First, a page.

The Federal Government has announced the creation of the Digital Transformation Office (DTO) and a new Digital Service Standard (DSS). Media Access Australia has put together an FAQ to help organisations and individuals better understand what the DTO and the DSS means for them.
What is the Digital Transformation Office (DTO)?
The Digital Transformation Office is a new agency created to oversee government service delivery and help existing and new services transition to being easily used and accessed online. The goal of the office is to make interacting with government as easy as doing your online banking or shopping using a smartphone app.
What is the Digital Design Standard?
In order to make services consistent and usable government needs a new standard to guide agencies on what is expected. That new standard is the Digital Service Standard, modelled on the UK Government’s Digital by Default Service Standard. Australia’s Digital Design Standard has 16 criteria that any new service or any current service must comply with. This also applies to any government information—such as that contained on agency websites.
The 16 criteria are:
- Understand user needs, conduct research to develop a deep knowledge of who the service users are and what that means for digital and assisted digital service design
- Establish a sustainable multi-disciplinary team that can design, build, operate and iterate the service, led by an experienced service manager
- Adopt a user-centred design approach
- Establish benchmarks to measure user satisfaction, digital take-up, completion rates and cost per transactions and report performance publicly
- Evaluate what data, tools and systems will be used to build, host, operate and measure the service and how to adopt, adapt or procure them
- Assess what personal user data and information the service will be providing, using or storing and put in place appropriate measures to address security risks, legal responsibilities and privacy considerations
- Build the service using agile, iterative and user-centred methods
- Build the service with common look, feel, tone and function that meets the needs of users
- Use web service APIs, open standards and common government solutions where possible and make all new source code open and reusable where appropriate
- Test the service on all common browsers and devices, using dummy accounts and selecting representative samples of users
- Integrate the service with any non-digital interactions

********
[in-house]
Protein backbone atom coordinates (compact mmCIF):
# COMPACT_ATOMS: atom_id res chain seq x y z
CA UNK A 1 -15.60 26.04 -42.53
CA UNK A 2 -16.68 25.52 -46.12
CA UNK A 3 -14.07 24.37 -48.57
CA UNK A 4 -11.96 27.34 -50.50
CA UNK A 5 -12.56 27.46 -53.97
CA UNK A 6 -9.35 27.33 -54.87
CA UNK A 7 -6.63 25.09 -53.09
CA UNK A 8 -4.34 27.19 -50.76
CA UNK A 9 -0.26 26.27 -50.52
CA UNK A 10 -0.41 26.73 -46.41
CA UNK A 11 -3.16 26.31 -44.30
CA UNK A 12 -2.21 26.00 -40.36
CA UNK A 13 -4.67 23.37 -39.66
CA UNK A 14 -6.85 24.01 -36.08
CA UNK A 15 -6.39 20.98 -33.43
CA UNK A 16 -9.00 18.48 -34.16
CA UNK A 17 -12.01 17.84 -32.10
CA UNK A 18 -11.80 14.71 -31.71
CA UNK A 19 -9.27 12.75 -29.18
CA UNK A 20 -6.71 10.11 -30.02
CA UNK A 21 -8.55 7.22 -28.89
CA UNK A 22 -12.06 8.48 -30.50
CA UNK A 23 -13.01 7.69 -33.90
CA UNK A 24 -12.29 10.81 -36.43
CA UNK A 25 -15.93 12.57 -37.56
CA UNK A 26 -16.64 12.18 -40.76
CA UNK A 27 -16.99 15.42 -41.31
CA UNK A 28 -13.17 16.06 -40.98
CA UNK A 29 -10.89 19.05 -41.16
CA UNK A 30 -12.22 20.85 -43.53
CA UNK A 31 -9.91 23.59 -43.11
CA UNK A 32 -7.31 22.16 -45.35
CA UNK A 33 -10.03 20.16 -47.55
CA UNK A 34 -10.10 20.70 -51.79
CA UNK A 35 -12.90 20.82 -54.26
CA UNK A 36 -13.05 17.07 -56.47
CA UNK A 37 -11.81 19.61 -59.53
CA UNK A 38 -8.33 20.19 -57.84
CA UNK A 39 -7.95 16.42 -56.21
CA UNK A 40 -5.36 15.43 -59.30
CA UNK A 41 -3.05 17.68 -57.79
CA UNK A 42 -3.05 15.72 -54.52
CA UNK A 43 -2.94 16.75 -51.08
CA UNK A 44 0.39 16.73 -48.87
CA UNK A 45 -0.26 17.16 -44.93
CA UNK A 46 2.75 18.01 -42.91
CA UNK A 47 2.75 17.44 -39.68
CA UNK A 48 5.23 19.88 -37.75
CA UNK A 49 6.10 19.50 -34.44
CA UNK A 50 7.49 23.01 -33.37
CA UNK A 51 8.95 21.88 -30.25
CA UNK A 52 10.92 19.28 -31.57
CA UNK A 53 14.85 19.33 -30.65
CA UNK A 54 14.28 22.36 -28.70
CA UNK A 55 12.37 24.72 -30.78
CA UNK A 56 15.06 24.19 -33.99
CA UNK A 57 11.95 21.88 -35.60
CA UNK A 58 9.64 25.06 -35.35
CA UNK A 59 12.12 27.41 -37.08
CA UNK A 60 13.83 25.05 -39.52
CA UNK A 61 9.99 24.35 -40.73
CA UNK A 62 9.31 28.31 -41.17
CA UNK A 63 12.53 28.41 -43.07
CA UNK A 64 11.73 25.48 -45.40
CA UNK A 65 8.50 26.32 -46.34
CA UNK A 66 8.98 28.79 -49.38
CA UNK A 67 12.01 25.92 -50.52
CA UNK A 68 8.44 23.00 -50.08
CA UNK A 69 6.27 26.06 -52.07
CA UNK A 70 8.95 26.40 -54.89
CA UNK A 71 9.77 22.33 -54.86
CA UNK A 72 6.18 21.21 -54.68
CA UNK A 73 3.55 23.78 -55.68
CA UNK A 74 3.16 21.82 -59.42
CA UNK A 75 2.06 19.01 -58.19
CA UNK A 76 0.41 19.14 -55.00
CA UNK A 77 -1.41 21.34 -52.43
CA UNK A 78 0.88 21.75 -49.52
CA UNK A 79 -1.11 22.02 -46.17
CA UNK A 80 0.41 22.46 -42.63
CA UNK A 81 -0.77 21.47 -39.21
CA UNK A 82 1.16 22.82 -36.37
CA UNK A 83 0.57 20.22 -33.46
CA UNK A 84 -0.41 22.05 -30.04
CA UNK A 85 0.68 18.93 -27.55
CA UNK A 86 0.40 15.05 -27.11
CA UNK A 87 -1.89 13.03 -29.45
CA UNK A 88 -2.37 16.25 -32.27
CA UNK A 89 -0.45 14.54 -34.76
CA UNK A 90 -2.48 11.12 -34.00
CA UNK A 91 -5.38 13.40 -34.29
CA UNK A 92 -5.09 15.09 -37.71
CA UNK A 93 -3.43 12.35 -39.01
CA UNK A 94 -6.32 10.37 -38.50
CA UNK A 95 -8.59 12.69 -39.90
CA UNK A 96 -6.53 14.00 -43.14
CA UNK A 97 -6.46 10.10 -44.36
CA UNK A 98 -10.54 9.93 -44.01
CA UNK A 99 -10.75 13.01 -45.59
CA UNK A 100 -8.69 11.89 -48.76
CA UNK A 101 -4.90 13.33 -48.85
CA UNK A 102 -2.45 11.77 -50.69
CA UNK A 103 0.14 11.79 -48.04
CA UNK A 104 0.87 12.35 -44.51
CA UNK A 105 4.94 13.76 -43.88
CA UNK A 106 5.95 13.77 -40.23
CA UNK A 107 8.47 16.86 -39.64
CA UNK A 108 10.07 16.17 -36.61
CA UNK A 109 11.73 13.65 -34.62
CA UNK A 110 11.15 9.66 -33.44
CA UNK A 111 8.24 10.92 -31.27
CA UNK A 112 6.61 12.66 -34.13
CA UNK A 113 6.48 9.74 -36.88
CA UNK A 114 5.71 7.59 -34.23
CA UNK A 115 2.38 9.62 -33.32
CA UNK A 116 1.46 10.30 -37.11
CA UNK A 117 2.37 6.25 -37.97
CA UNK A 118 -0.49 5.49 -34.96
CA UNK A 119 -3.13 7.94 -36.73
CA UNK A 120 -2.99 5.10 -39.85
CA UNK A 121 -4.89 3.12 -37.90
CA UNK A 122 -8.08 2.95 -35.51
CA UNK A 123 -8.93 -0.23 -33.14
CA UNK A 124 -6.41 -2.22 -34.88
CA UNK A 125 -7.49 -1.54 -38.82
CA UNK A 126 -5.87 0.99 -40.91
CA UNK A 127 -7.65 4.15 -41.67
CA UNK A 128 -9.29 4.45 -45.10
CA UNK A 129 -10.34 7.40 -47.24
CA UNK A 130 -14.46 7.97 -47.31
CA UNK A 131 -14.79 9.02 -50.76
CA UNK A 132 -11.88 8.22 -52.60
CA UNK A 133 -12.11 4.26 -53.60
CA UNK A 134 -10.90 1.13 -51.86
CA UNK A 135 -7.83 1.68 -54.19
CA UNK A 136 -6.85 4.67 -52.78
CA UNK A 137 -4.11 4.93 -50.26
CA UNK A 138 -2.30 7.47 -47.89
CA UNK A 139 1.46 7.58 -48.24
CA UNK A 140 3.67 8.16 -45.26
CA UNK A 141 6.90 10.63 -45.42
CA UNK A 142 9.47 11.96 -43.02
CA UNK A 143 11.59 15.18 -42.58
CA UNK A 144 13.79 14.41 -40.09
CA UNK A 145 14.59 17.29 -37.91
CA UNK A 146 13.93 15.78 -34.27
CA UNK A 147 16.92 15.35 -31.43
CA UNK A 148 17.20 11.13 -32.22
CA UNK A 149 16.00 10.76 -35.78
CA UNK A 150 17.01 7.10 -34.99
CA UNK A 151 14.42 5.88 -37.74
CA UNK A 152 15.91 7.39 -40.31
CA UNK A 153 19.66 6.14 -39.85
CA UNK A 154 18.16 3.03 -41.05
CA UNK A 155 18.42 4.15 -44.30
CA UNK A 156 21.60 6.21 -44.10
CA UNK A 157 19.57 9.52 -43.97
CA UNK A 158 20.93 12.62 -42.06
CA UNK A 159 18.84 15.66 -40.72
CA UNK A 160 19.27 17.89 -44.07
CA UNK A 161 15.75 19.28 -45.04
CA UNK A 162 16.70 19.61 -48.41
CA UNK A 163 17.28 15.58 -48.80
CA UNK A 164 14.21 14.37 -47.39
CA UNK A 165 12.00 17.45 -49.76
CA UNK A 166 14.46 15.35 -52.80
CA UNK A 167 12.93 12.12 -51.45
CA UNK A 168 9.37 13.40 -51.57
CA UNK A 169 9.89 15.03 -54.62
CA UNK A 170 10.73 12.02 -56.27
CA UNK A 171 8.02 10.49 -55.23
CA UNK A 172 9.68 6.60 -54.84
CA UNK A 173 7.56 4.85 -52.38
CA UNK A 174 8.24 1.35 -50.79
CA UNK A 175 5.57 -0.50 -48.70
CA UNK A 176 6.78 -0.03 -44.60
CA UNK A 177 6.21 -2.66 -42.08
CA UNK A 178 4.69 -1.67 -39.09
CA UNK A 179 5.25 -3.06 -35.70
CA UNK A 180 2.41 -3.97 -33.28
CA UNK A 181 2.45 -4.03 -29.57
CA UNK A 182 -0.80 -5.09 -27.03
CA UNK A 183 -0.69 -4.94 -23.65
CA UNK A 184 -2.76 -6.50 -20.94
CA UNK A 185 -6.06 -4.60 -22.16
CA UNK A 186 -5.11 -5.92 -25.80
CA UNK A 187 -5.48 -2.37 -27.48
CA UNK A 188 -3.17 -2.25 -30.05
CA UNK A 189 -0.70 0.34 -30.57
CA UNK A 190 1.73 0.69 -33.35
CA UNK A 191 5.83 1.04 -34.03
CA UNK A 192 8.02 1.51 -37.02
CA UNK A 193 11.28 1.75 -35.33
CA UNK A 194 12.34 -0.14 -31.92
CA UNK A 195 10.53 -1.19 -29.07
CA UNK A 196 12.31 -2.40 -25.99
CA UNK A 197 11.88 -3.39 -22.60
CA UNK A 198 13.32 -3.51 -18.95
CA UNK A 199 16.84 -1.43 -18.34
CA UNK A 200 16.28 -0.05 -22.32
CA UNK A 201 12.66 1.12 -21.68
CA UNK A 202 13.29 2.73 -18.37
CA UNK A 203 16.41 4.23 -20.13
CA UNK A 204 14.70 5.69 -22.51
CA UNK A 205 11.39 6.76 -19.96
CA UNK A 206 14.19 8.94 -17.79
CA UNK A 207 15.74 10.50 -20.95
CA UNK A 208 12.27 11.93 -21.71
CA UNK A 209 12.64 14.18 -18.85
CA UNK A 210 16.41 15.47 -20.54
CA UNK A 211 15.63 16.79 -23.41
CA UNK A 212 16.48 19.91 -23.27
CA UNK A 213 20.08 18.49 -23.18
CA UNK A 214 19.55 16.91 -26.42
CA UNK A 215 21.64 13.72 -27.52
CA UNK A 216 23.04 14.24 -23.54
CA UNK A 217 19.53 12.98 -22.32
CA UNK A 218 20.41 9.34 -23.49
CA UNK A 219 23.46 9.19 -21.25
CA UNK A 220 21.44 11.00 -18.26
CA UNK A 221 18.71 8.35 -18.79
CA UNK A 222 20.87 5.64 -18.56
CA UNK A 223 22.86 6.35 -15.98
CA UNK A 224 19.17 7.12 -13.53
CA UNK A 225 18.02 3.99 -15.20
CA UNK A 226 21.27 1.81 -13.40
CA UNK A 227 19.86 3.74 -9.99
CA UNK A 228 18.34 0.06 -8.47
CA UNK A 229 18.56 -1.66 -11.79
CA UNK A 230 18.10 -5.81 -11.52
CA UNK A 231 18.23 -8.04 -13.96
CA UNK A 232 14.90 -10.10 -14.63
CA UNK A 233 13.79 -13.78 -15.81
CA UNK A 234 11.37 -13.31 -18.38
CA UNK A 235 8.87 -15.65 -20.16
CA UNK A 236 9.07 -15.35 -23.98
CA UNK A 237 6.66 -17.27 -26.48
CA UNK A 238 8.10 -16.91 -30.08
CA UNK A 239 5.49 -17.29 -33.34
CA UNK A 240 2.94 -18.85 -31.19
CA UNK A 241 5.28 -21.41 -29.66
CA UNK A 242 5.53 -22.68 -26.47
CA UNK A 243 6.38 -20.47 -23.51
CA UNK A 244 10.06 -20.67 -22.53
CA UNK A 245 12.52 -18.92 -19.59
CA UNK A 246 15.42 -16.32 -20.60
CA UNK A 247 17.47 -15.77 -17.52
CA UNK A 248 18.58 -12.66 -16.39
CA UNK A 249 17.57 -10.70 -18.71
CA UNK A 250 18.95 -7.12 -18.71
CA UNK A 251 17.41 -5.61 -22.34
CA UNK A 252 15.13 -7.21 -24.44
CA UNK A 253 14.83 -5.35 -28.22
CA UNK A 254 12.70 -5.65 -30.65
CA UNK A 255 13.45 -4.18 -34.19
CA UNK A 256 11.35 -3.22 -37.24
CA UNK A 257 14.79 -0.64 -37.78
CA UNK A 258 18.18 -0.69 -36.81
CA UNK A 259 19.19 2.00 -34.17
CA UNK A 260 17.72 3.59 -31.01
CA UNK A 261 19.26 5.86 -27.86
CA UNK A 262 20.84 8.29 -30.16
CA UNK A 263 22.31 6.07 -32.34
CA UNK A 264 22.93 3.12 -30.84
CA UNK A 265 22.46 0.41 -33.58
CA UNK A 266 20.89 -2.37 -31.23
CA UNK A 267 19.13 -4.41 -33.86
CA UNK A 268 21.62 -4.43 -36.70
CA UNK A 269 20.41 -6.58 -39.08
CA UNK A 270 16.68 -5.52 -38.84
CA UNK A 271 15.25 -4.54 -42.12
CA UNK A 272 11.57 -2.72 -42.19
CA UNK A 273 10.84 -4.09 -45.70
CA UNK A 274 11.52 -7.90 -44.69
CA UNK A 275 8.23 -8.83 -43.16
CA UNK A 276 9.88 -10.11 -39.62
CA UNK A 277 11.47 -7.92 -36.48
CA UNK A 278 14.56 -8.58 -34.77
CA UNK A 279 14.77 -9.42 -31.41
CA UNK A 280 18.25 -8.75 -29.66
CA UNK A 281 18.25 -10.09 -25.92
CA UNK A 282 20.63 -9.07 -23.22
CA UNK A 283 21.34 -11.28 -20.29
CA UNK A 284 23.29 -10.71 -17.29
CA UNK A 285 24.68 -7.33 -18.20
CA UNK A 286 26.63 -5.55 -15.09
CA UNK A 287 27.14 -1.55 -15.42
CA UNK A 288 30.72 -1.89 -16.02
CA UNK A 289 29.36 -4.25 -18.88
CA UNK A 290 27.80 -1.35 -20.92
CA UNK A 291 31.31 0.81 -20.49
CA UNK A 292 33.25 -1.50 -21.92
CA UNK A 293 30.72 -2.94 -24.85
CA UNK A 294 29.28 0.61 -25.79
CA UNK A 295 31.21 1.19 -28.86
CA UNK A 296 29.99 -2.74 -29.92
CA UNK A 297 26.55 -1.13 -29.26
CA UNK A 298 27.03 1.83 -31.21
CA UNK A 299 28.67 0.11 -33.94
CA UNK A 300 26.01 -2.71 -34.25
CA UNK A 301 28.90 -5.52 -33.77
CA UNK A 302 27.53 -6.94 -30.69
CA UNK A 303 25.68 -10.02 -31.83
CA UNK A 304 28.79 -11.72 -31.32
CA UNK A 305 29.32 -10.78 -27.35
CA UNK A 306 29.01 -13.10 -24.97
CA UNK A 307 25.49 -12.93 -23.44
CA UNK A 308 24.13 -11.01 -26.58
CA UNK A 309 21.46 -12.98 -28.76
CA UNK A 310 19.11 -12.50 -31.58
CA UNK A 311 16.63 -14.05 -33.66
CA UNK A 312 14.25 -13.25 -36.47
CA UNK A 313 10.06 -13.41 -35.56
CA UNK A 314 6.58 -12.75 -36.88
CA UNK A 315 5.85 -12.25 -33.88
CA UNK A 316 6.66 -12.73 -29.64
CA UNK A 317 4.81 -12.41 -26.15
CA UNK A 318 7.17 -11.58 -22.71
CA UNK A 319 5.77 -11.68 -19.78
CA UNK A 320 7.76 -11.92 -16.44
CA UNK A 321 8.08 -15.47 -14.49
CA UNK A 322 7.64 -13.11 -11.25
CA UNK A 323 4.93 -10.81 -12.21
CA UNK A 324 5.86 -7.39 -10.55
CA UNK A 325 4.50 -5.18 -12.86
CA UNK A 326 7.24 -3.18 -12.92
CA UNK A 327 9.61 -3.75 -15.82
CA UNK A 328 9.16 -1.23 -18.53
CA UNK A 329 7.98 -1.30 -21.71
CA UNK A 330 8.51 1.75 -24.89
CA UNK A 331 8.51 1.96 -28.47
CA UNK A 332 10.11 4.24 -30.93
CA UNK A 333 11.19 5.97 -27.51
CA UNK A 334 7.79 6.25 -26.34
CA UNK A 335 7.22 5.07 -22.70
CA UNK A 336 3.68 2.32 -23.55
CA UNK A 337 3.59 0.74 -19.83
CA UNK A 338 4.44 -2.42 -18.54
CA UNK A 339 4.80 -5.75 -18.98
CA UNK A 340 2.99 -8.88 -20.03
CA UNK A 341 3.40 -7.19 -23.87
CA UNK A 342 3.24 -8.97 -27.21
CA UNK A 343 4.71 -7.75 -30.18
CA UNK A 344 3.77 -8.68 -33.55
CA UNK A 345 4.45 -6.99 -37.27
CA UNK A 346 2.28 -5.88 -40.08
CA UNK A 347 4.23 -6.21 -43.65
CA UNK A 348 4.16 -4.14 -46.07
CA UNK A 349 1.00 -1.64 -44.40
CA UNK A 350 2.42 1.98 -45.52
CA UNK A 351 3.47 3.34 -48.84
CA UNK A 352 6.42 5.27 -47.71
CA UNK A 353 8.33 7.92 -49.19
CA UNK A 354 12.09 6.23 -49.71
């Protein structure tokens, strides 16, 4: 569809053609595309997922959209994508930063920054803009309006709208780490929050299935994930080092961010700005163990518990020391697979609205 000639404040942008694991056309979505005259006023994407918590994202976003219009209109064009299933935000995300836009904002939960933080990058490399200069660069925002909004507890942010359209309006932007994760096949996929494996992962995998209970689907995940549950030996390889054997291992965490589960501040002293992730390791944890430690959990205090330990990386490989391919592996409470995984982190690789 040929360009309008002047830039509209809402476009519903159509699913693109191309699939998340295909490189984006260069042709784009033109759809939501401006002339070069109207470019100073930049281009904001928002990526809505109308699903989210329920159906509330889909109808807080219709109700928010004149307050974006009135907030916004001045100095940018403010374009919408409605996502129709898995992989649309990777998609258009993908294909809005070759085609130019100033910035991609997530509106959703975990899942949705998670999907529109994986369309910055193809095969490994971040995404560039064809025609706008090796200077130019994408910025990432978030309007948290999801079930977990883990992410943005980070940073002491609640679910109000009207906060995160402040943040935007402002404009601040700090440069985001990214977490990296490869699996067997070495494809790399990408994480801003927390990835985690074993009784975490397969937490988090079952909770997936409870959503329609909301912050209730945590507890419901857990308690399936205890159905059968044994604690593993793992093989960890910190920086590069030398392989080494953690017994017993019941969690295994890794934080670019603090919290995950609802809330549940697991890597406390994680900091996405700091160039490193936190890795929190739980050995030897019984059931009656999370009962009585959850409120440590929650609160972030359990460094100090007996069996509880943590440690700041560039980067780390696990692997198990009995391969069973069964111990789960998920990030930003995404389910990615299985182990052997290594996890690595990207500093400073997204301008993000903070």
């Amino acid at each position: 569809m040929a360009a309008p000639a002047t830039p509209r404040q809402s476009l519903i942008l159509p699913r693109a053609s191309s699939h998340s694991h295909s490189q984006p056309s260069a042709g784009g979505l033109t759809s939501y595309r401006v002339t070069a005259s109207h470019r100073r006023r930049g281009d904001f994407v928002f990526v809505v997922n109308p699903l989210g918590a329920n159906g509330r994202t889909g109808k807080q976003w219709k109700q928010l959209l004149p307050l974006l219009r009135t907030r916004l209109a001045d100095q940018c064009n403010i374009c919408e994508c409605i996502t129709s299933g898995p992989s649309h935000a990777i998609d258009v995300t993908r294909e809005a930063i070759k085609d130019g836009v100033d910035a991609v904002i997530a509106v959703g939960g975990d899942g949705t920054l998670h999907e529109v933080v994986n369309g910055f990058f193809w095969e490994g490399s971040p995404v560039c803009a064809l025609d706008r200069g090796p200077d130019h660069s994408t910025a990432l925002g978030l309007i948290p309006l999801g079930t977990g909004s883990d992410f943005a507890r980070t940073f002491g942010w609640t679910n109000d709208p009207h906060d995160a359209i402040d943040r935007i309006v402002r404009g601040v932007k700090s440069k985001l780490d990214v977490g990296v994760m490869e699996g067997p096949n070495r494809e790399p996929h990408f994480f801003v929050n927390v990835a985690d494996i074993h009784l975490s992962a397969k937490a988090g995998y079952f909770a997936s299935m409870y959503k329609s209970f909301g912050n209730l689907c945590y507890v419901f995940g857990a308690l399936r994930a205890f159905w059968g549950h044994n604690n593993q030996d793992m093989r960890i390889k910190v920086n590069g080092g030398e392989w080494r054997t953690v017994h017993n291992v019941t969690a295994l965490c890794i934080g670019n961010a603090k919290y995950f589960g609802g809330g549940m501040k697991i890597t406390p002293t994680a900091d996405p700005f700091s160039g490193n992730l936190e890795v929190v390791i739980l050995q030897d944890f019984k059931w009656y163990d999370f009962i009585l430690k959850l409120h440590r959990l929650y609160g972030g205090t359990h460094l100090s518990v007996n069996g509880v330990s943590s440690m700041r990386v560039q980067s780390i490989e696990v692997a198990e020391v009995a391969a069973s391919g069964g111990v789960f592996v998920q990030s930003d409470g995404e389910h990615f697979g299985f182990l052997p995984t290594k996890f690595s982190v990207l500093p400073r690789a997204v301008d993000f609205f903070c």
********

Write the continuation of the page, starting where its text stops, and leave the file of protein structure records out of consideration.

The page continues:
- Put appropriate assisted digital support in place that’s aimed towards those who genuinely need it
- Consolidate or phase out existing alternative channels where appropriate
- Undertake ongoing user research and usability testing to continuously inform service improvement
- Use data and analytics tools to collect and report performance data; informing continual service improvements
- Provide ongoing assurance, supported by analytics, that the service is simple and intuitive enough that users succeed first time unaided
What do the new services look like?
Along with the Digital Service Standard, the DTO has announced seven principles to guide the design of better services. These principles are:
1. Users first: Users generally interact with government out of necessity rather than choice. Put the needs of users first so they can access the information and services they need quickly and efficiently.
2. Have a clear purpose: Understand (really understand) the problem or outcome you are designing for.
3. Keep it simple: Government is complicated, but interacting with it should be simple.
4. Work together: Working collaboratively and openly results in a better chance of generating ideas and problem solving than working alone.
5. Innovate and experiment: Experimentation is critical to innovation.
6. Design end to end: Design for a holistic user experience, not a series of standalone products or services.
7. Use data to make decisions: Do the research and use evidence and analytics to inform your decisions.
How does the Digital Service Standard fit with existing web accessibility policy?
The major piece of policy around digitally accessible government (online services, documents, apps and websites that everyone can access) is the National Transition Strategy (NTS).